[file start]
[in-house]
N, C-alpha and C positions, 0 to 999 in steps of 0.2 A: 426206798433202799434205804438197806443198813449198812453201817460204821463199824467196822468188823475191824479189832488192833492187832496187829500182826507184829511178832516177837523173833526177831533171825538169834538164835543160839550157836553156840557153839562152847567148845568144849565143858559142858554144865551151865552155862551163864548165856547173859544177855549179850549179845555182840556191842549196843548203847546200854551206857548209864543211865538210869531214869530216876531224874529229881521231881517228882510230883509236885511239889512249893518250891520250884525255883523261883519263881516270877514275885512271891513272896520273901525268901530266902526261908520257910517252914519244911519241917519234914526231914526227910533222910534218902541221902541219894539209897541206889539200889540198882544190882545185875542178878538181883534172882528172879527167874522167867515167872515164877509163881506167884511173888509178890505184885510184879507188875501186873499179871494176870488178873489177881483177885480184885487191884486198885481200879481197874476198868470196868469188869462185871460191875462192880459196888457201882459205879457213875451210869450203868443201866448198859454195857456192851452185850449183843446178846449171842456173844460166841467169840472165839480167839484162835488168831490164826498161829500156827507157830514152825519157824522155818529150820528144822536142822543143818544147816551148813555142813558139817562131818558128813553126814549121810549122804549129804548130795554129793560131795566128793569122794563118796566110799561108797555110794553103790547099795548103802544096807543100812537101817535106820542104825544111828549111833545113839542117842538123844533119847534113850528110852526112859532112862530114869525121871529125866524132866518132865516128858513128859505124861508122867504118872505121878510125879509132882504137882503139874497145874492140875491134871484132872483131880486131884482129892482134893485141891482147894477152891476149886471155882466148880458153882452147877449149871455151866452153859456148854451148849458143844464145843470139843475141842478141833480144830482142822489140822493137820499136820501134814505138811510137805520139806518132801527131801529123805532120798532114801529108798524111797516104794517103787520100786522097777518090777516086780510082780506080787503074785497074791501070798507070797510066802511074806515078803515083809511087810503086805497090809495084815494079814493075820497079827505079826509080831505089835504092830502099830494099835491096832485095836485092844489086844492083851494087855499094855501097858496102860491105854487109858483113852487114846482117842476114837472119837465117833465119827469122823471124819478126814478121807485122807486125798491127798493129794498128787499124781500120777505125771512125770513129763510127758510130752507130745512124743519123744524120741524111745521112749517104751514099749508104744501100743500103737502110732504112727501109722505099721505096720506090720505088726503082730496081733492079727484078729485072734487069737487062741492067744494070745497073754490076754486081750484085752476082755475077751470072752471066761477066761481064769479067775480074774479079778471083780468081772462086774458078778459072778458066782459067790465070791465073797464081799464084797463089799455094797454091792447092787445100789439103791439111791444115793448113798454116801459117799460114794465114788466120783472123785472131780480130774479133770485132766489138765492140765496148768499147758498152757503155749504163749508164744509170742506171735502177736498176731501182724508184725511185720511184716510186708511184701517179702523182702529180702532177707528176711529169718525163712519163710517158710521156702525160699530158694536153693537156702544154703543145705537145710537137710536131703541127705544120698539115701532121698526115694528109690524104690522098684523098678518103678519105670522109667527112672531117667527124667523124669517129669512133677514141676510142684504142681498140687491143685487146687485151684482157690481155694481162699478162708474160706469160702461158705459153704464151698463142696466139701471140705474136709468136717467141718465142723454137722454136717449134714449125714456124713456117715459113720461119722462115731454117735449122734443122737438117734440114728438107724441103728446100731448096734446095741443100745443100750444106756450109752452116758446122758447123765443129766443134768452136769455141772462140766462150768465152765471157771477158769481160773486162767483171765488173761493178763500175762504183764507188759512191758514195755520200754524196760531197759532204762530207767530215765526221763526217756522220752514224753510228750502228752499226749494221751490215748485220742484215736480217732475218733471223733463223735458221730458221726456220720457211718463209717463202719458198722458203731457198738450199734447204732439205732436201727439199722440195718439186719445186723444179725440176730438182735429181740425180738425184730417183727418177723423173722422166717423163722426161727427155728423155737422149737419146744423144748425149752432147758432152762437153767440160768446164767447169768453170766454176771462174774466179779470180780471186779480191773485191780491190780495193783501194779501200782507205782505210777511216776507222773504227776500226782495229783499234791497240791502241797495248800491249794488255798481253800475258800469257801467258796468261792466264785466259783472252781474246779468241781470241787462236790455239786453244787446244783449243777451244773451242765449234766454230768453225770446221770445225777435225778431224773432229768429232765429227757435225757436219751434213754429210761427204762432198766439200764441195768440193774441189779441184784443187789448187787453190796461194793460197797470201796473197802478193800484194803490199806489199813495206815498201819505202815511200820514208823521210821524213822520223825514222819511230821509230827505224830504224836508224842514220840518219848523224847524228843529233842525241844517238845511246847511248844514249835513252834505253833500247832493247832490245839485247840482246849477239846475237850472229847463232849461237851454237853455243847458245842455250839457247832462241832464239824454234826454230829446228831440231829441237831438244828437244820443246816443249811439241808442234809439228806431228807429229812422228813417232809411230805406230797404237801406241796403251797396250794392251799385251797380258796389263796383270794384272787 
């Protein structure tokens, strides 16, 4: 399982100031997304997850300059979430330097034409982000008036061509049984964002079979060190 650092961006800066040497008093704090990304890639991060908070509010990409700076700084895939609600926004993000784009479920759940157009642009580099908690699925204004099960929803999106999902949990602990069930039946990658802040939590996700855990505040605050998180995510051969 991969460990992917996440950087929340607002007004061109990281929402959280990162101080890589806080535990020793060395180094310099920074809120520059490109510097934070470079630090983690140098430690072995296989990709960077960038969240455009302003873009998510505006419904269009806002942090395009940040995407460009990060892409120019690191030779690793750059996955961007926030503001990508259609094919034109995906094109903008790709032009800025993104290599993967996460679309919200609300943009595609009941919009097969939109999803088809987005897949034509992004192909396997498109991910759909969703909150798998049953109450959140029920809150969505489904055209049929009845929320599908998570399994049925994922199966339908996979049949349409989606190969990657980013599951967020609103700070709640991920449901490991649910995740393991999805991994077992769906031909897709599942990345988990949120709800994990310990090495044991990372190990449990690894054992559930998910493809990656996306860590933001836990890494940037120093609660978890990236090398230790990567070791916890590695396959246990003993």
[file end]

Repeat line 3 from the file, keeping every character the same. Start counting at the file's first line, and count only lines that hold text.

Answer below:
């Protein structure tokens, strides 16, 4: 399982100031997304997850300059979430330097034409982000008036061509049984964002079979060190 650092961006800066040497008093704090990304890639991060908070509010990409700076700084895939609600926004993000784009479920759940157009642009580099908690699925204004099960929803999106999902949990602990069930039946990658802040939590996700855990505040605050998180995510051969 991969460990992917996440950087929340607002007004061109990281929402959280990162101080890589806080535990020793060395180094310099920074809120520059490109510097934070470079630090983690140098430690072995296989990709960077960038969240455009302003873009998510505006419904269009806002942090395009940040995407460009990060892409120019690191030779690793750059996955961007926030503001990508259609094919034109995906094109903008790709032009800025993104290599993967996460679309919200609300943009595609009941919009097969939109999803088809987005897949034509992004192909396997498109991910759909969703909150798998049953109450959140029920809150969505489904055209049929009845929320599908998570399994049925994922199966339908996979049949349409989606190969990657980013599951967020609103700070709640991920449901490991649910995740393991999805991994077992769906031909897709599942990345988990949120709800994990310990090495044991990372190990449990690894054992559930998910493809990656996306860590933001836990890494940037120093609660978890990236090398230790990567070791916890590695396959246990003993």